Presentation on theme: "4.2 M EIOSIS State that meiosis is a reduction division of a diploid nucleus to form a haploid."— Presentation transcript:
4.2 M EIOSIS http://www.youtube.com/watch?v=lJzZ7p-47P8&feature=related State that meiosis is a reduction division of a diploid nucleus to form a haploid nulcei. Define homologous chromosomes Outline the process of meiosis, including pairing of homologous chromosomes and crossing over, followed by two divisions, which reults in four haploid cells. Explain non-disjunction, and how it leads to Down’s Syndrome State that karyotyping, chromosomes are arranged in pairs according to their size and structure State that karyotyping is performed using cells collected by chorionic villus sampling or amnioccentesis, for prenatal diagnosis of chromosome abnormalities. Analyze a human karyotype to determine gender and whether non- disjunction occurred.
Meiosis is a type of cell division that produces gametes (sex cells). In animals they are known as sperm and egg. Each cell that is produced as a result of meiosis has half the number of chromosomes of other cells in the body.
Eukaryotic body cells have a diploid nucleus, which contains two copies of each chromosome, in homologous pairs. Homologous chromosomes- a pair of chromosomes with the same genes but not necessarily the same alleles of those genes. Humans have a diploid number of 46 chromosomes in 23 pairs, mangos have 40 chromosomes in 20 pairs, and camels have 70 in 35 pairs.
During sexual reproduction, two gametes (sex cells) fuse together so, in order to keep the chromosome number correct in the offspring, each gamete must contain only one of each chromosome pair. It must contain half the diploid number of chromosomes, which is called haploid. During gamete formation, meiosis reduces the diploid number to the haploid number. At the moment of fertilization, the normal diploid number is restored as the gametes fuse.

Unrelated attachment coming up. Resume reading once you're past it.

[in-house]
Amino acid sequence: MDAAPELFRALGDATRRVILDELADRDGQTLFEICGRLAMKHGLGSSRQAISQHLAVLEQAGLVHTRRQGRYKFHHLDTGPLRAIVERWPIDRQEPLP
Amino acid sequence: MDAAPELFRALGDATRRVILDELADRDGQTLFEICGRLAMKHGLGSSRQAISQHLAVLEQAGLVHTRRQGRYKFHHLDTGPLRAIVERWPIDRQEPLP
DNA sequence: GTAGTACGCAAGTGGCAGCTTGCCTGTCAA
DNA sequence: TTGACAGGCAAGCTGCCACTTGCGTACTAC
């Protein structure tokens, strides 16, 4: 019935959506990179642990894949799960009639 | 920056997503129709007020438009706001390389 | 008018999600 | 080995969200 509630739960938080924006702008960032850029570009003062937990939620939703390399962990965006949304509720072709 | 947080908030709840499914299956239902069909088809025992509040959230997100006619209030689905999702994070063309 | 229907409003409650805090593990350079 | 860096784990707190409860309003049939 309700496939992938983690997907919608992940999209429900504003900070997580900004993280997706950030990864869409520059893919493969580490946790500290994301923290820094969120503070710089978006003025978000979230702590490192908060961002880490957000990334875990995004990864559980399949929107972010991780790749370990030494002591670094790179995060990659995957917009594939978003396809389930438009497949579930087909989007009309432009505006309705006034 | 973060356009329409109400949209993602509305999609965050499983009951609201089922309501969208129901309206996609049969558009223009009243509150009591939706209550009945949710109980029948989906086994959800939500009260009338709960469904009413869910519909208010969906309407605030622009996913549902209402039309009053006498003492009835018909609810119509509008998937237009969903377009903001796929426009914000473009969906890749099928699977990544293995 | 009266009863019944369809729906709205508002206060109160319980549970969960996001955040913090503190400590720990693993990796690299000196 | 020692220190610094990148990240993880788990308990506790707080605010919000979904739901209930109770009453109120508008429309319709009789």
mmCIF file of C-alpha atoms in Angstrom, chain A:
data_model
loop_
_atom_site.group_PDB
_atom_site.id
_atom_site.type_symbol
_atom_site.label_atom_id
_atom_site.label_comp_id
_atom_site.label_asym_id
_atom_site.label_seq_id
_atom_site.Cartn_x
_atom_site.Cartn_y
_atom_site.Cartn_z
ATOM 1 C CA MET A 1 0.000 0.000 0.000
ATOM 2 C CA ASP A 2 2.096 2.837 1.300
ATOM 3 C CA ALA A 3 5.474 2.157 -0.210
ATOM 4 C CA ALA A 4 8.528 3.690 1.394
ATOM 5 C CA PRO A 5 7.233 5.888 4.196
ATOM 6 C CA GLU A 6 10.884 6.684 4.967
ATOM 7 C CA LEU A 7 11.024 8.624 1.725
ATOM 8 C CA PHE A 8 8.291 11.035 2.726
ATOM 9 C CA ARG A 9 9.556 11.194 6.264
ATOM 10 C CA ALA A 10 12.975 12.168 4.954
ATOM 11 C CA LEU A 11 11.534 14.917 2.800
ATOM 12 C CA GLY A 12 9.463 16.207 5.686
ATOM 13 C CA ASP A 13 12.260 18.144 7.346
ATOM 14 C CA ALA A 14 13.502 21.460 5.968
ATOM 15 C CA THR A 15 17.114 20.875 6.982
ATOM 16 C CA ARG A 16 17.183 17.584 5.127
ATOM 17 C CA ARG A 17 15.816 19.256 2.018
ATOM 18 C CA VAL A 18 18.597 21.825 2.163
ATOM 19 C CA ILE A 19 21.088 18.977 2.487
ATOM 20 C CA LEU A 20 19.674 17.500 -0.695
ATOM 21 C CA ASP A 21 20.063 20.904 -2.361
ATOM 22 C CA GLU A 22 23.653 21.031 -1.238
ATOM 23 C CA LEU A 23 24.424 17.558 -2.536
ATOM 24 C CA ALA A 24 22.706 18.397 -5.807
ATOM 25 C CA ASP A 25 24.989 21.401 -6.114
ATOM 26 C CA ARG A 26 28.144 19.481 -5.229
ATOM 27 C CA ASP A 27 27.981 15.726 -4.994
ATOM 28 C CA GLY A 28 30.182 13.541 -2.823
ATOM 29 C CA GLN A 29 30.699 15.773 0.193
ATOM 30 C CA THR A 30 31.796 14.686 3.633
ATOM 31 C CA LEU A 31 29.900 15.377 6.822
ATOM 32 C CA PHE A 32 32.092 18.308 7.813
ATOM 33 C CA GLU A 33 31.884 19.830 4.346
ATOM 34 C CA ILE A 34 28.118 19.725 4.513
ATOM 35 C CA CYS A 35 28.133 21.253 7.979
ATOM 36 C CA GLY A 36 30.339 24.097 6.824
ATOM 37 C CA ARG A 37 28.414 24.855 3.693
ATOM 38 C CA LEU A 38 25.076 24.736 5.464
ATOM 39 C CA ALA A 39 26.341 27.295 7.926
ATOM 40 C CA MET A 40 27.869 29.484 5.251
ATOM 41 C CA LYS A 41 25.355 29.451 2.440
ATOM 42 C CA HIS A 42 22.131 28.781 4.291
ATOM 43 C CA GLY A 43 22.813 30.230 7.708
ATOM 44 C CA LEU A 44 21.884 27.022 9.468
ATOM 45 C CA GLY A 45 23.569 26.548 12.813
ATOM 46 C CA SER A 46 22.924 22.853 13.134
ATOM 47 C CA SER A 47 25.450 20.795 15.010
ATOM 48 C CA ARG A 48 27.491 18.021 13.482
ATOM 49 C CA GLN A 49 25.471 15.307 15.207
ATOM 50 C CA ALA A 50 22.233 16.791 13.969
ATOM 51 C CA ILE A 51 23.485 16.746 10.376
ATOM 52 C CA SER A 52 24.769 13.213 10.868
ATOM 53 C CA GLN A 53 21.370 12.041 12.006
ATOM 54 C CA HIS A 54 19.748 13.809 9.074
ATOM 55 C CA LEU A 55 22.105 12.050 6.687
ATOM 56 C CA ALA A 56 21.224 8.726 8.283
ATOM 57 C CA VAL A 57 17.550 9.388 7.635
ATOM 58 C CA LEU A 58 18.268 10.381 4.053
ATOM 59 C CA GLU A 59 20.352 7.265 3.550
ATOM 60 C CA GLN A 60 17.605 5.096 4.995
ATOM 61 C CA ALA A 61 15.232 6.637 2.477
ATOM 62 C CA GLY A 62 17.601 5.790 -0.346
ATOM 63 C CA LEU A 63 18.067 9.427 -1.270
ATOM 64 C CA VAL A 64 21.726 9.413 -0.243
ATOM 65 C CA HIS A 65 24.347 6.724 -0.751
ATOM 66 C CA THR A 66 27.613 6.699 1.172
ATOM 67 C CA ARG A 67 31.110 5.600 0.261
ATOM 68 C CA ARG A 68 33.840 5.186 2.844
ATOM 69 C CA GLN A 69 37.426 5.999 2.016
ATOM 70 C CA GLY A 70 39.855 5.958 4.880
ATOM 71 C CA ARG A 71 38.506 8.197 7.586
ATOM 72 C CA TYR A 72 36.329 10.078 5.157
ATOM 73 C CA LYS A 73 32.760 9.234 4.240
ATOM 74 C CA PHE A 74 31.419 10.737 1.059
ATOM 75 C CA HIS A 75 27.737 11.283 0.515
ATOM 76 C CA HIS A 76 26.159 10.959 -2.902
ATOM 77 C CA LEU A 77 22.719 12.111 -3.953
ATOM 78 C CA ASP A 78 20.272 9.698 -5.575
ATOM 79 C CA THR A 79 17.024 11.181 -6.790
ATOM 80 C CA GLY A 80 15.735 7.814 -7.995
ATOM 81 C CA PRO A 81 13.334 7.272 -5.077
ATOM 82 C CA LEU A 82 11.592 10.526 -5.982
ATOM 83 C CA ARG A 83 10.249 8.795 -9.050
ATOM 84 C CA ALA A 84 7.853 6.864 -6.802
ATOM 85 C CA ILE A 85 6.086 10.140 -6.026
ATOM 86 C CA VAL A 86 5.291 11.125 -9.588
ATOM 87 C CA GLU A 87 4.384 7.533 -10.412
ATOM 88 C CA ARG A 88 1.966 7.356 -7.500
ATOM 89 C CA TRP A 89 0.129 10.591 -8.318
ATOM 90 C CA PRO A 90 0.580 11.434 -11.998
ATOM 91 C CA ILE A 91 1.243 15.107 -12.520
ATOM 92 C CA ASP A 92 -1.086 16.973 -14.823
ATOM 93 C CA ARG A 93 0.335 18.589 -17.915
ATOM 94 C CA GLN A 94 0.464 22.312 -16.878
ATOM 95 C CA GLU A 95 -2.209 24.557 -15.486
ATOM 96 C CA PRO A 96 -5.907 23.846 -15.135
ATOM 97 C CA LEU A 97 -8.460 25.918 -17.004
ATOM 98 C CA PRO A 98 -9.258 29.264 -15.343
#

In humans, the haploid sperm (23 chromosomes) and the haploid egg (23 chromosomes) fuse at fertilization to form the diploid zygote, with 46 chromosomes (23 pairs).
The Process of Meiosis http://www.youtube.com/watch?v=iCL6d0OwKt8 http://www.youtube.com/watch?v=kVMb4Js99tA Meiosis occurs in a series of stages, which results in the production of four cells. Mitosis, used to replace or repair cells, which is done by one cell division, meiosis involves two divisions. The first reduces the number of chromosomes by half and the second produces four gametes each containing the haploid number of chromosomes. The first division is very similar to mitosis and the second division is exactly the same as mitosis.
M EIOSIS Meiosis begins with one diploid cell containing two copies of each chromosome (one from the organism's mother and one from its father) and produces four haploid cells containing one copy of each chromosome. Each of the resulting chromosomes in the gamete cells is a unique mixture of maternal and paternal DNA, ensuring that offspring are genetically distinct from either parent. This gives rise to genetic diversity in sexually reproducing populations, which provides the variation of physical and behavioral attributes upon which natural selection acts.
M EIOSIS I Meiosis I separates homologous chromosomes, producing two haploid cells ( 23 chromosomes in humans), so meiosis I is referred to as a reductional division. A regular diploid human cell contains 46 chromosomes and it contains 23 pairs of homologous chromosomes. However, after meiosis I, although the cell contains 46 chromatids, it is only has 23 chromosomes. This is because later, in Anaphase I, the sister chromatids will remain together as the spindle fibres pull the pair toward the pole of the new cell.
P ROPHASE I The chromosomes, which have replicated during interphase, now supercoil. Each one consists of two sister chromatids joined by the centromere. Although the genes carried by each chromosome pair are identical, the alleles may not be.
R ECOMBINATION Prophase I Sister chromatids may become entangled, break and rejoin so that alleles are exchanged between them during this process called crossing over. New combinations of alleles are formed and genetic variety in the resulting gametes increases.
Prophase I The final step in the prophase I is the formation of spindle microtubles and the breakdown of the nuclear envelope.
M ETAPHASE I Chromosomes line up on the equator at the center of the cell. Each one attached by a centromere to the spindle microtubules. The alignment of the chromosomes is random so that maternal and paternal chromosomes can appear on either side of one another on the equator. This also increases the genetic variety in the gametes.
A NAPHASE I The microtubules now contract towards opposite poles. The pair of sister chromatids remain together but homologous pairs are separated. This is the reduction division where the chromosome number is halved from diploid to haploid.